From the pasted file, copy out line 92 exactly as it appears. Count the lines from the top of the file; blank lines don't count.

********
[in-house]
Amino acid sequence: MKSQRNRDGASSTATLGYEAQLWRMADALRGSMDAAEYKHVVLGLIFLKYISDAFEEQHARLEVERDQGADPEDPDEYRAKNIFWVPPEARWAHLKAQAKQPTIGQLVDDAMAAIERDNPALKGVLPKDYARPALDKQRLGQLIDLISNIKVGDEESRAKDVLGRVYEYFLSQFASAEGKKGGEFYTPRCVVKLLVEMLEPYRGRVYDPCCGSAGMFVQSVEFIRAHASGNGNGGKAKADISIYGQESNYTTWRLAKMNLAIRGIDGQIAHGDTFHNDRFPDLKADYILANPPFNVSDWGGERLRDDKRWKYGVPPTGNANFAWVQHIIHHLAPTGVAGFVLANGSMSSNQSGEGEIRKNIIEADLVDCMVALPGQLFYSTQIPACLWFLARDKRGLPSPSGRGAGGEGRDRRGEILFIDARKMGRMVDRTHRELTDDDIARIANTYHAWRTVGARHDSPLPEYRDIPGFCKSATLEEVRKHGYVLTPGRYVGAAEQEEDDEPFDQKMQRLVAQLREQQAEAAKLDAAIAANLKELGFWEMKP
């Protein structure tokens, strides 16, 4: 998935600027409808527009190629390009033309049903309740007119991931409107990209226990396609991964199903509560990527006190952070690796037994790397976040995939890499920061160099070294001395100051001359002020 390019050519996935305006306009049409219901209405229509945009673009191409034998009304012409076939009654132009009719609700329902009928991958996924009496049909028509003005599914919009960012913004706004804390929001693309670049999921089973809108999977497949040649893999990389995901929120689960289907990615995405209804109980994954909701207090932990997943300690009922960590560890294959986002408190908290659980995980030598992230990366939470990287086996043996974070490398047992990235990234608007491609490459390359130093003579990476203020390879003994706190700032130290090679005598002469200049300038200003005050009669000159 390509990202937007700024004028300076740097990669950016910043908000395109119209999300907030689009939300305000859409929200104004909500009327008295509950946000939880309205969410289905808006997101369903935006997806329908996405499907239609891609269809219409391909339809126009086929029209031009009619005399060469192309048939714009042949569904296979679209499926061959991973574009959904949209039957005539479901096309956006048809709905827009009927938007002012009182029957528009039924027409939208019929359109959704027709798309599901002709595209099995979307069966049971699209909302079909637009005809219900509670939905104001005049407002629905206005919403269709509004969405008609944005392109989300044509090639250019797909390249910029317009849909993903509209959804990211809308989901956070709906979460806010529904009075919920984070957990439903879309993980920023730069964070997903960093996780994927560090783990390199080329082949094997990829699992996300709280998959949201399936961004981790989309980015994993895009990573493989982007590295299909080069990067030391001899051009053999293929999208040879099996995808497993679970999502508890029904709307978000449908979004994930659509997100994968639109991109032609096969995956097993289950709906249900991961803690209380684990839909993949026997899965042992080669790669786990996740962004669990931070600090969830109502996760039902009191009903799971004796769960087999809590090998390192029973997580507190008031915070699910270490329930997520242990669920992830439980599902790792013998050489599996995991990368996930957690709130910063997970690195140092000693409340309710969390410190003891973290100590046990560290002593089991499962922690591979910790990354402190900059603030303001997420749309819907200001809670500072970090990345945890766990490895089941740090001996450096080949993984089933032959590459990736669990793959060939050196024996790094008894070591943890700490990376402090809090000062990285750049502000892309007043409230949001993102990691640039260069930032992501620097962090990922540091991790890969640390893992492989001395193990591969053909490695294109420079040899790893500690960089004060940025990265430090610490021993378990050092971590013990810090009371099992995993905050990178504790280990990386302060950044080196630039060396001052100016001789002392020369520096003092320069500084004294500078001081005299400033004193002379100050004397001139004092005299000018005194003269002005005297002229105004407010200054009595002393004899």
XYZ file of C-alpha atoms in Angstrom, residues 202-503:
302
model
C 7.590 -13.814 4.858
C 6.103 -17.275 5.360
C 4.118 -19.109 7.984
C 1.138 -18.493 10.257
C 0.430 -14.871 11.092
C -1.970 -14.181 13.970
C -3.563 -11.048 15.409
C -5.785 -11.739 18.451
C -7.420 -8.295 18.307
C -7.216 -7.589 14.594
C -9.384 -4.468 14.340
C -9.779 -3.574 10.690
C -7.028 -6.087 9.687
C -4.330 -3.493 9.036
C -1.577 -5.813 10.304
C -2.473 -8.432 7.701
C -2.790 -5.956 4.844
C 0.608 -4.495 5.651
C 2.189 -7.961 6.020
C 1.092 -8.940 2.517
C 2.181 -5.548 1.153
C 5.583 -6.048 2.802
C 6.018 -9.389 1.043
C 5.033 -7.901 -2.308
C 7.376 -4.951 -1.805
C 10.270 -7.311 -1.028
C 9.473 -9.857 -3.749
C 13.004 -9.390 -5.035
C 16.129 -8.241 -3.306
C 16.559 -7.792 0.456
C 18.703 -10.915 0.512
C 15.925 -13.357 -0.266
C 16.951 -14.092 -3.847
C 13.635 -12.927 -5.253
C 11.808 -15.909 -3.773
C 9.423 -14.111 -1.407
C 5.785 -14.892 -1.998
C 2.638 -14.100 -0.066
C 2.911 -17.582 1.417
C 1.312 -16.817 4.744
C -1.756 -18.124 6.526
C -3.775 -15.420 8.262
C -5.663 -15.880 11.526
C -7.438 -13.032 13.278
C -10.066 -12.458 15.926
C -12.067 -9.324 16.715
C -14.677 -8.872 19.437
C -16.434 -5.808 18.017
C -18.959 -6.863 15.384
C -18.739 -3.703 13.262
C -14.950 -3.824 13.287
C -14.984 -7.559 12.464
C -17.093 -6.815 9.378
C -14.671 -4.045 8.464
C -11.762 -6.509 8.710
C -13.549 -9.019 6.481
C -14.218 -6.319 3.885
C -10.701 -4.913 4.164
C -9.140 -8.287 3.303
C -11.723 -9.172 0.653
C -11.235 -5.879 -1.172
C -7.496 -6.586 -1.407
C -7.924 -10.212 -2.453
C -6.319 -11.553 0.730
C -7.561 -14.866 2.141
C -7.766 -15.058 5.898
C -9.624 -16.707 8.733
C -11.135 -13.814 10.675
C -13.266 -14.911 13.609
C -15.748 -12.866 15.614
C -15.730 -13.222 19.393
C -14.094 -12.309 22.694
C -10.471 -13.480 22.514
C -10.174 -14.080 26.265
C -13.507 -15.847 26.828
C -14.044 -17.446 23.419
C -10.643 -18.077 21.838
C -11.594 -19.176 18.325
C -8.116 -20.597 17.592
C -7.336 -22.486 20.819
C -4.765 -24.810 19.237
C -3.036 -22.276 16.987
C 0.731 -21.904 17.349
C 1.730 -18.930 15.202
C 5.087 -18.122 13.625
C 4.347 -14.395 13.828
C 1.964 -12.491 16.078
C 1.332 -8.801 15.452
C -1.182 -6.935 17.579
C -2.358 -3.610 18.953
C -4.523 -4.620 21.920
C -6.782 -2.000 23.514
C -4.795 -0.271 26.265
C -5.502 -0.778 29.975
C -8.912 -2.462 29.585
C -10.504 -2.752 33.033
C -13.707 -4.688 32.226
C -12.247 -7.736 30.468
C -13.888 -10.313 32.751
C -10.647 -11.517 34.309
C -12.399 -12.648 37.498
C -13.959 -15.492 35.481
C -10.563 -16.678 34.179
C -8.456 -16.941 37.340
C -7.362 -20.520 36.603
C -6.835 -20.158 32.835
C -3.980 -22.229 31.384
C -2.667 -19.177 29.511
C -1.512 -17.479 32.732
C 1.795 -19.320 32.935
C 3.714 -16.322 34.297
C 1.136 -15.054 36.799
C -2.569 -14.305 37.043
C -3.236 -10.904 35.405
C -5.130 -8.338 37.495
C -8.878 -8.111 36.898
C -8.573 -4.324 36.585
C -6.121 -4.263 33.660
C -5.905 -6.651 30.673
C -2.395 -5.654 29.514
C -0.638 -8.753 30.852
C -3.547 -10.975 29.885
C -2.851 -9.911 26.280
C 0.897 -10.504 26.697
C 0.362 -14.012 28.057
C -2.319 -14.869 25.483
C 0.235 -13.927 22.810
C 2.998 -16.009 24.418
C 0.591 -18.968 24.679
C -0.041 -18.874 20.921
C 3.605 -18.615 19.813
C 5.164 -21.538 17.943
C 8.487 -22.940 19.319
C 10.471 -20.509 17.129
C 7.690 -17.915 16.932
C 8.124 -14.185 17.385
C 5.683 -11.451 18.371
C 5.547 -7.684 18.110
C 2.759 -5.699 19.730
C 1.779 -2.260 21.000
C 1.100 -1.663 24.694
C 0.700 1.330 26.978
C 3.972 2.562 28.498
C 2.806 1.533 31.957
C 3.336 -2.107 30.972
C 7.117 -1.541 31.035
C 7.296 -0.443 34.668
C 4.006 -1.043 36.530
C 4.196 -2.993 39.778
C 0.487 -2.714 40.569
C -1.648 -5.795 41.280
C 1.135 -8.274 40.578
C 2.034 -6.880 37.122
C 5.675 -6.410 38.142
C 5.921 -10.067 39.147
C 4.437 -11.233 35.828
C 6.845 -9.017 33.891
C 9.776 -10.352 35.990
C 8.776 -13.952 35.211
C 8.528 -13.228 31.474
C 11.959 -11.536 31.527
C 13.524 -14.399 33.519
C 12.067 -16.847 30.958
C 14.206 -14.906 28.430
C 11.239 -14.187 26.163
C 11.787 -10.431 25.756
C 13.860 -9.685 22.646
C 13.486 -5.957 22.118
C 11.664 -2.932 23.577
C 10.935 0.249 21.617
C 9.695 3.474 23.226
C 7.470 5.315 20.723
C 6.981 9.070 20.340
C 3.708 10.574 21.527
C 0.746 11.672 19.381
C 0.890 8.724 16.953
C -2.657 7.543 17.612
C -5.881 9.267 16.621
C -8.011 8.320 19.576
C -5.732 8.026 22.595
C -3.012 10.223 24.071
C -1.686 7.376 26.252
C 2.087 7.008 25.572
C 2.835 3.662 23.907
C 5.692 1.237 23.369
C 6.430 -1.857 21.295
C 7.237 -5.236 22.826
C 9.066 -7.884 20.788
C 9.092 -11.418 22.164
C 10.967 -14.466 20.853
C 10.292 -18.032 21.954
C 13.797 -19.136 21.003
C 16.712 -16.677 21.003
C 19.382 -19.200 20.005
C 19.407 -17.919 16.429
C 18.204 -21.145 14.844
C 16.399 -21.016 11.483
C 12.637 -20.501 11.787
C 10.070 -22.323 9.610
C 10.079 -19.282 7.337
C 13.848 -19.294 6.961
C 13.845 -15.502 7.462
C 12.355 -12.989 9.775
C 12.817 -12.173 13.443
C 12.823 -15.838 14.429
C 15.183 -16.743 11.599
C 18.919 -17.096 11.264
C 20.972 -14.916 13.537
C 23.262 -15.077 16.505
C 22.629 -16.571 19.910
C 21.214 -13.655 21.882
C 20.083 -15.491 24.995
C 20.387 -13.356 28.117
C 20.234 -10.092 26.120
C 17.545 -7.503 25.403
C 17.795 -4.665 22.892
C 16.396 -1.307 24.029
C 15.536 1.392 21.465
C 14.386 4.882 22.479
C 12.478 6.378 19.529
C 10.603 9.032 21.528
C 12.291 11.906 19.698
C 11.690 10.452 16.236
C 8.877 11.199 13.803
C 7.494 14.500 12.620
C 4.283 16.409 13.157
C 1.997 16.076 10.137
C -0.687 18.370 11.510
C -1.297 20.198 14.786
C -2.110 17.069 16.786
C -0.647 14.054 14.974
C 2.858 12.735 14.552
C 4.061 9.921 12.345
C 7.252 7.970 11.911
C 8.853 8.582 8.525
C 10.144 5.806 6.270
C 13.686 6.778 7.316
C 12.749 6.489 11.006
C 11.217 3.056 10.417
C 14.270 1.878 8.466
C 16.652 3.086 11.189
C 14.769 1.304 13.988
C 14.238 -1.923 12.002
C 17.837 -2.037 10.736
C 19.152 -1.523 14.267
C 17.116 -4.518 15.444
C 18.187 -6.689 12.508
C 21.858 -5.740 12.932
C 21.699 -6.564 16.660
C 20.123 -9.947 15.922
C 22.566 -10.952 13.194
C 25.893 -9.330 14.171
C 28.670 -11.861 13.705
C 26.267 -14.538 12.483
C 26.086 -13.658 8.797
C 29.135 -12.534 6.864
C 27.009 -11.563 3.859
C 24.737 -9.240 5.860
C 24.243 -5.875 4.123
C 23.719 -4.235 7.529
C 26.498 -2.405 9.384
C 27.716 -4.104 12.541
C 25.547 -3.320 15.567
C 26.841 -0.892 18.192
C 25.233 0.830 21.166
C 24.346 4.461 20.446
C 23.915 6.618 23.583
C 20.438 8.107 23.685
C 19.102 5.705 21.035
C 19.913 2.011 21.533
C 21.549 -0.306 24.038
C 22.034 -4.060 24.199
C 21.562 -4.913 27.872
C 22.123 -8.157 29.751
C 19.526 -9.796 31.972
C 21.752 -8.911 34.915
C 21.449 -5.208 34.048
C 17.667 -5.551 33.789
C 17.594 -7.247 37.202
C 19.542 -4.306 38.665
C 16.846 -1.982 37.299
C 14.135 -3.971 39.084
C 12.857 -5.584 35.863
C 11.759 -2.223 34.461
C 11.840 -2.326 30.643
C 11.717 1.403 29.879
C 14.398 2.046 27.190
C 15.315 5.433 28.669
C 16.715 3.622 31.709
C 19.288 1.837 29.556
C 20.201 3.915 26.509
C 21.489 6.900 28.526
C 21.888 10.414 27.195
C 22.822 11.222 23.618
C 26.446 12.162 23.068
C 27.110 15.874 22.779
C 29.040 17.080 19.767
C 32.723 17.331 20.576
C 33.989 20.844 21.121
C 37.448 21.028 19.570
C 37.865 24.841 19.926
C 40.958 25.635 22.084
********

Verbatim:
C 4.347 -14.395 13.828